I want to first direct you all to Matt’s most recent post. Done reading? A few years ago, Matt, his wife Sara, as well as fellow blog-friends Mary, Jon, Cory and others were all students in Madison. At some point in all of our college careers, we were part of a large evangelical campus Christian group. This group’s main goal was to evangelize (convert) people on campus, and then disciple (train) them to become good Christians. I credit this group with a lot of stuff in my life. It helped me grow. It tore me down. It built me up. It produced severe doubts about my faith.
Here’s what I am really trying to express in this post — contradiction, confusion, a sense of no longer knowing what is right and wrong. A few years ago I was a person who fiercely defended what I believed to be right. I hope I was never a mean person, but I used to debate my newspaper friends about their lifestyles, beliefs, approaches to faith, etc. I would say things like, “God loves you infinitely and perfectly, but He doesn’t love that you underage drink.” And today, in March of 2006, I believe little of what I did back then to be important. I still believe in God, but probably not in the Bible the way many Christians do, as an inerrant document from which you can pick and choose phrases as they suit your arguments.
My relationship to faith and religion in the past few years is love-hate, black and white, completely gray and confusing as hell. I grew up in a world where discussing issues of the soul, faith, politics, inner issues wasn’t exactly the norm. I went to college and things changed a lot. Perhaps the world changed, people changed, but I can’t view things as black and white as before. I used to be so sure, perhaps because I was taught in church that it was very important to be sure about things of faith. Occasionally someone would speak in a positive light about “doubting” Thomas, but usually it seemed we were supposed to be take the Bible at what it said, love God, and do what was right. Perhaps I thought that if I had doubts that I would be that wierd person who didn’t fit in in church and therefore didn’t make friends with the cool church people.
What I have noticed lately is that a lot of people seem to be having a struggle related to Matt’s. So many people take issues with bits and pieces or big chunks of what they were taught as a child, yet still want an experience like church in their life. We want community, we want discussion, we want companionship, perhaps worship. But if the church is not a place where like-minded people with similar if not nearly identical beliefs gather, then what is it? Is it possible for the church to gather in all these stragglers, who can’t say they believe that the Bible is word-for-word true, or that all Hindus and Muslims are going to hell, but still want to be in that place? I understand completely that I could go to church. I am never going to be a “seeker” as we call people checking out the faith, and always somewhat of a cynic, but then I think, why go? If all I am going to do is judge everything that seems fundamentalist, why should I show up just to be disappointed? Then I think, maybe if I were to find a church with a lot of people like me, but that doesn’t exist, so I need to stop looking.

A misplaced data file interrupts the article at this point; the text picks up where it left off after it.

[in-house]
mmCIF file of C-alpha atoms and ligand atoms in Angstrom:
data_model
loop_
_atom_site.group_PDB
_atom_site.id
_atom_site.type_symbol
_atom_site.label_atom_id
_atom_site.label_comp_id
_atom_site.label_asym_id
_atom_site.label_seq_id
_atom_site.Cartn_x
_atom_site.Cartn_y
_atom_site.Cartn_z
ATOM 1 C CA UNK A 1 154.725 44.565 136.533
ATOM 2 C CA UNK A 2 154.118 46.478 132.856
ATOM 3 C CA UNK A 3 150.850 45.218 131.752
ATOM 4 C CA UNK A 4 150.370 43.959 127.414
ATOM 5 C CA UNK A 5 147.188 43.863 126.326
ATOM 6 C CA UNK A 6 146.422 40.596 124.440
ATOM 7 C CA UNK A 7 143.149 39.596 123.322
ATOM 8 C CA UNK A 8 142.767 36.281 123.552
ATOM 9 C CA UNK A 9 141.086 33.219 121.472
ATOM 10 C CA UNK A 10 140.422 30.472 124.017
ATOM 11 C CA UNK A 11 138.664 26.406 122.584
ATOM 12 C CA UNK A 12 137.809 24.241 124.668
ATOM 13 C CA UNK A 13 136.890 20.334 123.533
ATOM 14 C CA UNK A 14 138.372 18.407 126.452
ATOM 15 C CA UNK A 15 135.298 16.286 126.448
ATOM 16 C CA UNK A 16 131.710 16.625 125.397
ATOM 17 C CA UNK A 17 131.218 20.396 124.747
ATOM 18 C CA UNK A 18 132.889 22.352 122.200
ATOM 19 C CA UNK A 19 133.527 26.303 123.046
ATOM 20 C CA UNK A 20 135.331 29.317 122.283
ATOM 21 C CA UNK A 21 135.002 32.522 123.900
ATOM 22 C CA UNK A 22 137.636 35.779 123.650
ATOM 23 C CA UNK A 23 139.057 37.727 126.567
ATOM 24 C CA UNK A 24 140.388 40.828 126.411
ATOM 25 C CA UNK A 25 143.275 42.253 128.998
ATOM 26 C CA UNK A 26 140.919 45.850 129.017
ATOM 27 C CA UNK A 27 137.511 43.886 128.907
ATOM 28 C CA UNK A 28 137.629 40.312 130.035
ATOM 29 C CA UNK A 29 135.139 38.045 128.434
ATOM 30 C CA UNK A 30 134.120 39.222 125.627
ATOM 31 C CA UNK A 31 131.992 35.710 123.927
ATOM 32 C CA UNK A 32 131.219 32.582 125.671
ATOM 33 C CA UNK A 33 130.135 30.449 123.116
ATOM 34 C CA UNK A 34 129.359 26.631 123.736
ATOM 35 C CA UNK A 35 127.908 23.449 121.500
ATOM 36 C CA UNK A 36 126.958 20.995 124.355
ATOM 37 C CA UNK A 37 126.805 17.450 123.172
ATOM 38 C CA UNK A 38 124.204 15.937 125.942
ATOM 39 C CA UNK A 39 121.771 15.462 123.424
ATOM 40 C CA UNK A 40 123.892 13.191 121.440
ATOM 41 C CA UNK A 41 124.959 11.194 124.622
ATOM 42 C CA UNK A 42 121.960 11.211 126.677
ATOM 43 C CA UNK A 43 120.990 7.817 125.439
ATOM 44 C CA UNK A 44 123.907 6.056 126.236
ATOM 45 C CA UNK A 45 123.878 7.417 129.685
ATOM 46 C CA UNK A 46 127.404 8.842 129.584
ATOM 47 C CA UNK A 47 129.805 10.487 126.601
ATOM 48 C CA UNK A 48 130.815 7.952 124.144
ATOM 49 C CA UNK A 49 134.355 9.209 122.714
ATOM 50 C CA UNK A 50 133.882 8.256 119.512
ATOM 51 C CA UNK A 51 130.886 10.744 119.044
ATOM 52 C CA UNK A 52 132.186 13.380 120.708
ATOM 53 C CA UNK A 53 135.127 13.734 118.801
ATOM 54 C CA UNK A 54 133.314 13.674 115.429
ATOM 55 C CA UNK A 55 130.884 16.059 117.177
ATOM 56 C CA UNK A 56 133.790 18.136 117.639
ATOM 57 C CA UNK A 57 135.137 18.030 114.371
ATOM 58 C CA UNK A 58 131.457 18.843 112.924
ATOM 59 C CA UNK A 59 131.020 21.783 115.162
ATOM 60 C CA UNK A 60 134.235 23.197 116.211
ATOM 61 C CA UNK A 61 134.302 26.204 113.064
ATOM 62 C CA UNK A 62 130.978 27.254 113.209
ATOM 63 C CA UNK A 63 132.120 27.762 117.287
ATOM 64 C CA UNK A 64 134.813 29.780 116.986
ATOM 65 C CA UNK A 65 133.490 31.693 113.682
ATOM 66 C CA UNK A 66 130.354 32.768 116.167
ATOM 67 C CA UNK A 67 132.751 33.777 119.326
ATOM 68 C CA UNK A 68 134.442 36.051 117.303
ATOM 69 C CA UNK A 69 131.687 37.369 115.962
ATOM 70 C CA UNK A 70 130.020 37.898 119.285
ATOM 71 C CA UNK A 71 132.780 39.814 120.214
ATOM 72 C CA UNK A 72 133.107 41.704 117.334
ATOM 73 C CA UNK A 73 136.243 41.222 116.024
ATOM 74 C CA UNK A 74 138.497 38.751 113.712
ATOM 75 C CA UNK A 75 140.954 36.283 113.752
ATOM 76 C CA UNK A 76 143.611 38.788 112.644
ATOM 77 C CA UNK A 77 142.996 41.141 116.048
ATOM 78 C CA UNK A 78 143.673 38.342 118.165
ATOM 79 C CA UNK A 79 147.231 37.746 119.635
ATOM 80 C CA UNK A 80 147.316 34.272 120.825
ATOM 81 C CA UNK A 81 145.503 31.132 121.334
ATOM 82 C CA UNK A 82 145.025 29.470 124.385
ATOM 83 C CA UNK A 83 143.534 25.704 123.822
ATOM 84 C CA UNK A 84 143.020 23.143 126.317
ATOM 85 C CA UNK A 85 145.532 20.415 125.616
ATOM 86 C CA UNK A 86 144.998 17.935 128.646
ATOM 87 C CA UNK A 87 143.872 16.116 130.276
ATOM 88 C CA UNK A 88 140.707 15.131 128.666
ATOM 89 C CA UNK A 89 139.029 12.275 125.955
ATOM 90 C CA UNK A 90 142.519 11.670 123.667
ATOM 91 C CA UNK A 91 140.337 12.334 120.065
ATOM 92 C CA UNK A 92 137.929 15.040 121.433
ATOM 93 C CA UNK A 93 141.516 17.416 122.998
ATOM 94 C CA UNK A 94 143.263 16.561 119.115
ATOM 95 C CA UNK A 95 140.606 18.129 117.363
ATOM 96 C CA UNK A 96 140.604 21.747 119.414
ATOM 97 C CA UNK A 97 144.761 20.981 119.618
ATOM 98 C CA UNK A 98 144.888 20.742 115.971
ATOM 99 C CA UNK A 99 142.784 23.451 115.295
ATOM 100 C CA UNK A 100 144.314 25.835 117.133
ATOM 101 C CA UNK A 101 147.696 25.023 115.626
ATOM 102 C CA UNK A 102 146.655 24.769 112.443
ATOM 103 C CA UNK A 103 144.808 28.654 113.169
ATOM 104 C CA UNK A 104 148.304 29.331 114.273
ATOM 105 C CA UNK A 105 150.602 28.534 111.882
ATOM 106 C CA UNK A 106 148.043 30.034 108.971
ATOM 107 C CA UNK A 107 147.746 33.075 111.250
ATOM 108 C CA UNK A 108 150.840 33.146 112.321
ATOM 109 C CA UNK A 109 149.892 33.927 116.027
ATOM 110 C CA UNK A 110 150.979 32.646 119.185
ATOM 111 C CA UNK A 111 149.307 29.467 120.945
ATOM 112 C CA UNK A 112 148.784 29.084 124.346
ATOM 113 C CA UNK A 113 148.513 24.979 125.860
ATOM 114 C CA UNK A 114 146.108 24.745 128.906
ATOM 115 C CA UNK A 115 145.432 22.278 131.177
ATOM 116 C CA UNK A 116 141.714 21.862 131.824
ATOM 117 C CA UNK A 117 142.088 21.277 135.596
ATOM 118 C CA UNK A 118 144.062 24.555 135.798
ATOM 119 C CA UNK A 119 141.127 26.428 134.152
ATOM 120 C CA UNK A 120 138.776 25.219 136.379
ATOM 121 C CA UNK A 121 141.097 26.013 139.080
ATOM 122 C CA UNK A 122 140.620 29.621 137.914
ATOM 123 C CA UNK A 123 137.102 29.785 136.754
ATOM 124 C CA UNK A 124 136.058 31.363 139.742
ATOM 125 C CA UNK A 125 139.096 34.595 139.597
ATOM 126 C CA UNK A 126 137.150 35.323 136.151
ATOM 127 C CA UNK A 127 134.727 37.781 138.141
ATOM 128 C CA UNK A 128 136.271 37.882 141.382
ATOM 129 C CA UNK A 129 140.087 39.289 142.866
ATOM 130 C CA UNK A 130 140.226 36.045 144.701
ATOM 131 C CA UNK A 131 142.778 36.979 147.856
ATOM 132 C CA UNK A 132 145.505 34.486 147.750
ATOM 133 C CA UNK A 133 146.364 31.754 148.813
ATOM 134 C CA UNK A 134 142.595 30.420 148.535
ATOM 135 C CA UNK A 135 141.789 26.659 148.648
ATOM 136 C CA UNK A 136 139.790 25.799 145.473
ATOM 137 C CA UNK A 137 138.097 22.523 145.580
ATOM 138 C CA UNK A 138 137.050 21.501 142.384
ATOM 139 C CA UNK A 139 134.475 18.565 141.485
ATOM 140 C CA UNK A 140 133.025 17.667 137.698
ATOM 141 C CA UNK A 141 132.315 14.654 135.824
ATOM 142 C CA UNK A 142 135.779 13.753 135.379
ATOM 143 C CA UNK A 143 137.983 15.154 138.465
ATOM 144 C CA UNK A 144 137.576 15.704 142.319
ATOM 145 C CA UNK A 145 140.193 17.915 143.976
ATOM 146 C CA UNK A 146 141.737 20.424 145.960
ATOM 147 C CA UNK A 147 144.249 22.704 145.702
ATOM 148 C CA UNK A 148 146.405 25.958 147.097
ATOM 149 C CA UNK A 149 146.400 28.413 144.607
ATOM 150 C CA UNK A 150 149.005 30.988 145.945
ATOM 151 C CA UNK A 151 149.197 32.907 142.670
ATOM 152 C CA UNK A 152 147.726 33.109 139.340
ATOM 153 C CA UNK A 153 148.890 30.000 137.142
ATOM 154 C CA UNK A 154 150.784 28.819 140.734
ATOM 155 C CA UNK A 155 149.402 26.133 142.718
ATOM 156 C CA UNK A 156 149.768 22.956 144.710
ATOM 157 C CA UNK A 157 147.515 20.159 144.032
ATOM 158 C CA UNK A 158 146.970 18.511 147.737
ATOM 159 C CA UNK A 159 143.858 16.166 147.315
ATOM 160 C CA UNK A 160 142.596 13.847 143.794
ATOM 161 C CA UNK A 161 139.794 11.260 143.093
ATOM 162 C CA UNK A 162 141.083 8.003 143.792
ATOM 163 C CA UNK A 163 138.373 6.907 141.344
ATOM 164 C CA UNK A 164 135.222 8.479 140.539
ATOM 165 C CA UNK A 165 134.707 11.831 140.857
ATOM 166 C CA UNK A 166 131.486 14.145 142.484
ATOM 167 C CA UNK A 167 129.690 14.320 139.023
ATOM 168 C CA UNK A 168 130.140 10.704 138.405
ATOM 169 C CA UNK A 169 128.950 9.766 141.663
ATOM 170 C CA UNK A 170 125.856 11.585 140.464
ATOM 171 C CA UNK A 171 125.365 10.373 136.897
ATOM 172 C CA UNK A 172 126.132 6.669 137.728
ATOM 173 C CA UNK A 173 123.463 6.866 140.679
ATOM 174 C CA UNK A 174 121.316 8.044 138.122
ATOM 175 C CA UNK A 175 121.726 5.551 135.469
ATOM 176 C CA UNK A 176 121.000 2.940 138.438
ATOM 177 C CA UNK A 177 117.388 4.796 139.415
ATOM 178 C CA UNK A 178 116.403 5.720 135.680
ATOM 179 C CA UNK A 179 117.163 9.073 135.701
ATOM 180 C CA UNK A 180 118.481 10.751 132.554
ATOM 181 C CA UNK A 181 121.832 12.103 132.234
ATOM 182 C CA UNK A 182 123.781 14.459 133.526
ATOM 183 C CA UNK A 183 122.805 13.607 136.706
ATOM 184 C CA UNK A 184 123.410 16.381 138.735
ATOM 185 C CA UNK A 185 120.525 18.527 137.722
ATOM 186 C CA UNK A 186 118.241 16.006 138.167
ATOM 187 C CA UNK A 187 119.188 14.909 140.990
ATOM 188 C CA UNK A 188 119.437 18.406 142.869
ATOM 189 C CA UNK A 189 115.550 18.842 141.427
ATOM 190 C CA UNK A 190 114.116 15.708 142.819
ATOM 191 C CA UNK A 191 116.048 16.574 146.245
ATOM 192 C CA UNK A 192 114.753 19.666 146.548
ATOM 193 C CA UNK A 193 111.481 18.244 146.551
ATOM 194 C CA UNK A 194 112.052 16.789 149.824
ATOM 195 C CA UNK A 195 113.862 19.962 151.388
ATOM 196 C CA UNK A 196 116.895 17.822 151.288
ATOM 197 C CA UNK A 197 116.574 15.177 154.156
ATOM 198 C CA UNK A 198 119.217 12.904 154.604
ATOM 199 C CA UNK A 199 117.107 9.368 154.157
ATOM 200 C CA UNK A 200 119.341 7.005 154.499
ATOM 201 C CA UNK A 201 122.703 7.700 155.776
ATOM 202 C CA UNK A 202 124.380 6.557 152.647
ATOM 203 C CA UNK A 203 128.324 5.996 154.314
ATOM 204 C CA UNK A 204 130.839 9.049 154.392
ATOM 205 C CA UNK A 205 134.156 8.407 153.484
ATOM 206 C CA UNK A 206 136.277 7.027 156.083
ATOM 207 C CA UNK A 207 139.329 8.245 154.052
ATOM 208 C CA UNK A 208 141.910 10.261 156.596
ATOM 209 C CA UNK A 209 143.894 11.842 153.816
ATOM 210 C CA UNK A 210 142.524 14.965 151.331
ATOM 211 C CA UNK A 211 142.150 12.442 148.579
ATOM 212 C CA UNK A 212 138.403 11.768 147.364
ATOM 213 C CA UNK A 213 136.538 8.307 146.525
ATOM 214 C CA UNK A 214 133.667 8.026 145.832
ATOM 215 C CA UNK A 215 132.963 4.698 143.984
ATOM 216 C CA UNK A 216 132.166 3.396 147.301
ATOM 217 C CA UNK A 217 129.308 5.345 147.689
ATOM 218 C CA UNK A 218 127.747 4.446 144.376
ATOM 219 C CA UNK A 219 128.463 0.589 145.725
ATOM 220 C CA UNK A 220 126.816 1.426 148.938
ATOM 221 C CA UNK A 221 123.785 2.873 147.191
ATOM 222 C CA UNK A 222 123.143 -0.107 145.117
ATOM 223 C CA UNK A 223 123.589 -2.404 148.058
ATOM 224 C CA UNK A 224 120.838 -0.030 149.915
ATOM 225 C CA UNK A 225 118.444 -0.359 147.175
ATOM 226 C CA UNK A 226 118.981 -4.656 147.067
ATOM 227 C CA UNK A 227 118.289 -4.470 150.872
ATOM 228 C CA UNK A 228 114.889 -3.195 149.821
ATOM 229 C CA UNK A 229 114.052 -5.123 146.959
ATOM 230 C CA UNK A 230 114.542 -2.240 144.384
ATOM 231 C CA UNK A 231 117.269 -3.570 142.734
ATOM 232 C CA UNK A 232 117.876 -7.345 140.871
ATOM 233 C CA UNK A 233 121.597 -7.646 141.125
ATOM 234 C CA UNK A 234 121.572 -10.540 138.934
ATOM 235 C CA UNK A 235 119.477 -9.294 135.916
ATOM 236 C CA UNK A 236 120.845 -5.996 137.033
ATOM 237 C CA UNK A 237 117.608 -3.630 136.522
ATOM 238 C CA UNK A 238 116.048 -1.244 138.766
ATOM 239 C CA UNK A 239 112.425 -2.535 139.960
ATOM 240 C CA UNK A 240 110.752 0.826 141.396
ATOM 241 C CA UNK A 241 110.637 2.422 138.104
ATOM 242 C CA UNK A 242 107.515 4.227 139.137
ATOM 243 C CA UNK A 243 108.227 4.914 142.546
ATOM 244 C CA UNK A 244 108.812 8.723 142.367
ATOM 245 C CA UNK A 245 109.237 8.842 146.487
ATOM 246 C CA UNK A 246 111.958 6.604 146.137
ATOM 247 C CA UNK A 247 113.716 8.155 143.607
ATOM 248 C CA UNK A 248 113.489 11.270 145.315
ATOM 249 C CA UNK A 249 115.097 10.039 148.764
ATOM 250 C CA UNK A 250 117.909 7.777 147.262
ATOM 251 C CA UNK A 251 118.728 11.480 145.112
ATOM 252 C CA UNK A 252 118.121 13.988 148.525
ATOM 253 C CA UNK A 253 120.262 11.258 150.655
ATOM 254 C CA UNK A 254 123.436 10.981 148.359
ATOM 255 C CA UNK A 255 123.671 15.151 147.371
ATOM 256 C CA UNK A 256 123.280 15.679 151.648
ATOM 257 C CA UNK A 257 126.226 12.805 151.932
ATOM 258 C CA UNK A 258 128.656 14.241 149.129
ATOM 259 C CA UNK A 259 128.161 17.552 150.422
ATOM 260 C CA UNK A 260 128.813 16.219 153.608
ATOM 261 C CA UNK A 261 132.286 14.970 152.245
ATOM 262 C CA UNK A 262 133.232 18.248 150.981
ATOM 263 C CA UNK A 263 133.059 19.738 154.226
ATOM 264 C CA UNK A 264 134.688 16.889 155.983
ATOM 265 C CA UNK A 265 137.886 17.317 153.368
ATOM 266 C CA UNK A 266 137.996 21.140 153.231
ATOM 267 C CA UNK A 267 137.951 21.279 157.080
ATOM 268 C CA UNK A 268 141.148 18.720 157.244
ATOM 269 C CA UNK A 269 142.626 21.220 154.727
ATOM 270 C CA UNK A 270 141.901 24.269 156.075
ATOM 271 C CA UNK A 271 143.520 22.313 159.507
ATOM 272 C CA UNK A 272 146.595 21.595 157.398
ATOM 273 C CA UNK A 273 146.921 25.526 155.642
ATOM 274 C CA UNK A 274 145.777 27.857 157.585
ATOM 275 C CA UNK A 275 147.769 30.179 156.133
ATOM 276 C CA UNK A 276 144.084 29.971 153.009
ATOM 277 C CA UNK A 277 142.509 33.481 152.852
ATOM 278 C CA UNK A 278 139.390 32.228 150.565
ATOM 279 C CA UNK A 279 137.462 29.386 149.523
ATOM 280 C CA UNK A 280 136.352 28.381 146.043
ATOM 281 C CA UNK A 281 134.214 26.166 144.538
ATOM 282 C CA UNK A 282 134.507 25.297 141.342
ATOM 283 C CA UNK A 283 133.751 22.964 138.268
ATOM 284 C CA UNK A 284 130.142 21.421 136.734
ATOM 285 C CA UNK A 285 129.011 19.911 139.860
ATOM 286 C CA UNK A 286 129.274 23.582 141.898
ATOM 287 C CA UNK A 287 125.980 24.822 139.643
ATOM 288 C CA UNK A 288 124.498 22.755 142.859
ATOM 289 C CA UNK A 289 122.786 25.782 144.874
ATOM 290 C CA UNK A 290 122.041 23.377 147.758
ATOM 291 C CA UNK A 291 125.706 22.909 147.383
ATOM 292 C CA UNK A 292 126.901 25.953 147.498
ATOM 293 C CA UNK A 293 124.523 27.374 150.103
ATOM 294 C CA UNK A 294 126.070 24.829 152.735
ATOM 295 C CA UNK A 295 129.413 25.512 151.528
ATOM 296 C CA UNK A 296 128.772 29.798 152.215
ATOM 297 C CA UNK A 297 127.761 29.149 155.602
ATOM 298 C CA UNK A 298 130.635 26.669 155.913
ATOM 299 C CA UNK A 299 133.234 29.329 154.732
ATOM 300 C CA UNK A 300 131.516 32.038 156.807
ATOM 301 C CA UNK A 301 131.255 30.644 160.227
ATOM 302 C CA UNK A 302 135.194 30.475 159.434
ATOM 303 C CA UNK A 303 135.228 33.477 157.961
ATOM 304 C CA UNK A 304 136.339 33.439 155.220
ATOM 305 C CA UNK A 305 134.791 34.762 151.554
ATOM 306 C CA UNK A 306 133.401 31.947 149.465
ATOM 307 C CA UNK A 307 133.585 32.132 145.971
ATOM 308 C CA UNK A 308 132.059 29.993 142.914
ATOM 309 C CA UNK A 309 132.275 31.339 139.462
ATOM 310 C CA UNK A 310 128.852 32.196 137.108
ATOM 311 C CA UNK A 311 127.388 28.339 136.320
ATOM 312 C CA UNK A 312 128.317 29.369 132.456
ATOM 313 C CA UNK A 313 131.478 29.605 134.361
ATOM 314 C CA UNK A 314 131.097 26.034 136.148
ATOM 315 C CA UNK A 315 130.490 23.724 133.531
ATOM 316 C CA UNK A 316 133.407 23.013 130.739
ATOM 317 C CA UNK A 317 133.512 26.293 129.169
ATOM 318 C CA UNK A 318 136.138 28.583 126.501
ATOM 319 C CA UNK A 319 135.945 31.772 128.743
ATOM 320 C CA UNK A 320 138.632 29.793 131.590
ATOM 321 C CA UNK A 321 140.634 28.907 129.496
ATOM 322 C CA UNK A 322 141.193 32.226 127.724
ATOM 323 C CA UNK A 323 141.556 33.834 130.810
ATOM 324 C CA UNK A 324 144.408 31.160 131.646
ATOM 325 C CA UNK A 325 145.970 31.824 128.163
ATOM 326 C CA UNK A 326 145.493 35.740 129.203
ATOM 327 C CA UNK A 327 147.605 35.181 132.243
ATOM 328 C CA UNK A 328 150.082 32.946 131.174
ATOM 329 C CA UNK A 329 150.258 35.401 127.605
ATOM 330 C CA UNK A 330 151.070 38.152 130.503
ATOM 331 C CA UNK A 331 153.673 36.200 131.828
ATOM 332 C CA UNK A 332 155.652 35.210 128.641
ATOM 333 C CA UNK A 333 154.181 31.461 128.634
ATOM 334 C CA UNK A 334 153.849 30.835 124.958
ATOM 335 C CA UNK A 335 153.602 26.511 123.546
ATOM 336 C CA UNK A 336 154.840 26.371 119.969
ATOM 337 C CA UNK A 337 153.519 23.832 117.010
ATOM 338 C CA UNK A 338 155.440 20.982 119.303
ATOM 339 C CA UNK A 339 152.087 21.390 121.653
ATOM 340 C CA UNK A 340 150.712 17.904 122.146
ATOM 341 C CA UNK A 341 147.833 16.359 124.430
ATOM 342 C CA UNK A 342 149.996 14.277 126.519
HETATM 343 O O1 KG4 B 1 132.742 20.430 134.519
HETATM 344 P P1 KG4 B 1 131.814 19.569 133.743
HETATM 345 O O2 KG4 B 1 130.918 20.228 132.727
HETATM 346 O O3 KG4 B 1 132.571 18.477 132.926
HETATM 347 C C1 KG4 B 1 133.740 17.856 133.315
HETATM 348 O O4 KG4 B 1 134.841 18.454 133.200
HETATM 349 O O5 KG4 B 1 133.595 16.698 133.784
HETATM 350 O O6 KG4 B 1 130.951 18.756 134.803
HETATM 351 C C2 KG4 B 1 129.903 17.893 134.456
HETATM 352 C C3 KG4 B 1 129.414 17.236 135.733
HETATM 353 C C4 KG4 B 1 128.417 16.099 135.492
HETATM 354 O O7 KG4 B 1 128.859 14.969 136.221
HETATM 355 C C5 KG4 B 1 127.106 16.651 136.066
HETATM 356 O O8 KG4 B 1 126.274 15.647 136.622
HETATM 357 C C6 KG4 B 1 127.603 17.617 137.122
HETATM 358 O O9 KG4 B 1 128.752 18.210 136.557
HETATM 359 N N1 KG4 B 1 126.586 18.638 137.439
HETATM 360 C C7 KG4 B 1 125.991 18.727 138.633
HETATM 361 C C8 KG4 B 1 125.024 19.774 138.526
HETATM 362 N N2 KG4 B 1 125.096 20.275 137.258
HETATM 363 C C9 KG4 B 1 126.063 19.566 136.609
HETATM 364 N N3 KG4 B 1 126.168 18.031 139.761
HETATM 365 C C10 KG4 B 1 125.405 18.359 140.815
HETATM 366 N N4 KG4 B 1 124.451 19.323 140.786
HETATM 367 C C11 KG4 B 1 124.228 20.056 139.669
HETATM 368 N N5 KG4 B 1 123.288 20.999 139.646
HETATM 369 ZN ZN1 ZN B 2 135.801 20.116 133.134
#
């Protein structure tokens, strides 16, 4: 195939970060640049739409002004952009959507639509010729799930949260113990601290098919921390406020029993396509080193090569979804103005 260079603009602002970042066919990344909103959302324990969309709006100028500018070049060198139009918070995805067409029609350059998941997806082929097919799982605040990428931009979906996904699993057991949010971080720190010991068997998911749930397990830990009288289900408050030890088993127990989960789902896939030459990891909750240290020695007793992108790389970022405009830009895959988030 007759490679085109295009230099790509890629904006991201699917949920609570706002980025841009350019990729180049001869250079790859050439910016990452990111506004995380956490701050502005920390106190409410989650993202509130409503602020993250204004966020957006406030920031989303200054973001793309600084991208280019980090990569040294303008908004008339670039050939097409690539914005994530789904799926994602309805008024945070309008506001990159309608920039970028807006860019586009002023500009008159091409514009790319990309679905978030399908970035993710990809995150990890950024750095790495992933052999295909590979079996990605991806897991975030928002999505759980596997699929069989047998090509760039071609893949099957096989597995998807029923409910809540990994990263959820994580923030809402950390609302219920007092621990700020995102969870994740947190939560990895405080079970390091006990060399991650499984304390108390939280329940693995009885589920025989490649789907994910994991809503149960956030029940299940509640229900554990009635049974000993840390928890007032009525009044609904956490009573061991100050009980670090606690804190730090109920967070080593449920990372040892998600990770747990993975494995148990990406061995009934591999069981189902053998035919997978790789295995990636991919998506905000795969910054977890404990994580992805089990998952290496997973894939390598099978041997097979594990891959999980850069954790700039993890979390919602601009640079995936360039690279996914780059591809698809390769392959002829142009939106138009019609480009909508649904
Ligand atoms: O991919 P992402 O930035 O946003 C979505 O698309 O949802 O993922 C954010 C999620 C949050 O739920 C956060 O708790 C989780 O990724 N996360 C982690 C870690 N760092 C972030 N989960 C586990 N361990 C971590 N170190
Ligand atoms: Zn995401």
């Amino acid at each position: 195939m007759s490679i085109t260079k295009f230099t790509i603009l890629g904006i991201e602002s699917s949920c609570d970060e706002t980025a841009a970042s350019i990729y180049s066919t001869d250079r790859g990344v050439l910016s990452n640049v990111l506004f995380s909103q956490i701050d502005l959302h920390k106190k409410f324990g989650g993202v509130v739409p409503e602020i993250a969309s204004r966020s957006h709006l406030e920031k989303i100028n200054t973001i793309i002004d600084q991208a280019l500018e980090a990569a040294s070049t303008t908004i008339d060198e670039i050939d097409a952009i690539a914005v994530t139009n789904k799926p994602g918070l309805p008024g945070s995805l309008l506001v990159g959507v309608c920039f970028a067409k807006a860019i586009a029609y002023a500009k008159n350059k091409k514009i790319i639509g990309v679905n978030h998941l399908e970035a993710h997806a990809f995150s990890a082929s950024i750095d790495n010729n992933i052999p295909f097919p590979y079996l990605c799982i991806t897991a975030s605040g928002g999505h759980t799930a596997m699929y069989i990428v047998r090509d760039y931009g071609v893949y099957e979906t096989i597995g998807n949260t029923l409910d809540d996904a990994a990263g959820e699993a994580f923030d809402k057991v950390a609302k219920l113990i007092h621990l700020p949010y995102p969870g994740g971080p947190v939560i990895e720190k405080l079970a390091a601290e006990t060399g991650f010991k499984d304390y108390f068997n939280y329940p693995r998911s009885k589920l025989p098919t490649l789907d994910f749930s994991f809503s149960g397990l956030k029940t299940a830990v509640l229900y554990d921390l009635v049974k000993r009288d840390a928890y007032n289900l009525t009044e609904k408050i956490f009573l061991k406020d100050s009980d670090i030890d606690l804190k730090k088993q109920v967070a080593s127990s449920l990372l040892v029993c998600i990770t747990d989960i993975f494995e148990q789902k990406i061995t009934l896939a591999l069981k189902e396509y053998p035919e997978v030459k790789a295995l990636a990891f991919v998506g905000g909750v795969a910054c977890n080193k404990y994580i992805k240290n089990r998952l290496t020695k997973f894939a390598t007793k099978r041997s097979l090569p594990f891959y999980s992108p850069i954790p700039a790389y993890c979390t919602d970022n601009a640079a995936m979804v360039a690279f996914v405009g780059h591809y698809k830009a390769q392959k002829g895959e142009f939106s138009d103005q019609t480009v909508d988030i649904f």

I grew up in a mega-church where there are a lot of amazing people and a lot of good things happening. I believe their priorities are generally in the right spot. There are many well-meaning, intelligent people there. However, I don’t really believe the same doctrine as their statement of faith. I crave authenticity and am not sure I want to involve myself in a place where I cannot express my real doubts about our society, the world, the church, the Bible without having people ridicule and disregard me. The ironic reason that I believe this will happen is because I know back a few years when I was quite zealous and caught up in “being a Christian,” that’s what I would have done with myself. I would have met me, figured out I had some issues with Christianity, and probably considered me someone not to be involved with. I know how judgemental I was (am?). I know that it’s hypocritical to say what I am saying, but I don’t know how the church works filled with people who believe their way is God’s way (the right way) and mix in a few people like me. If a church has a statement of faith and doctrines and things that they hold to that hold it together, how do you dissent from that and remain part of it?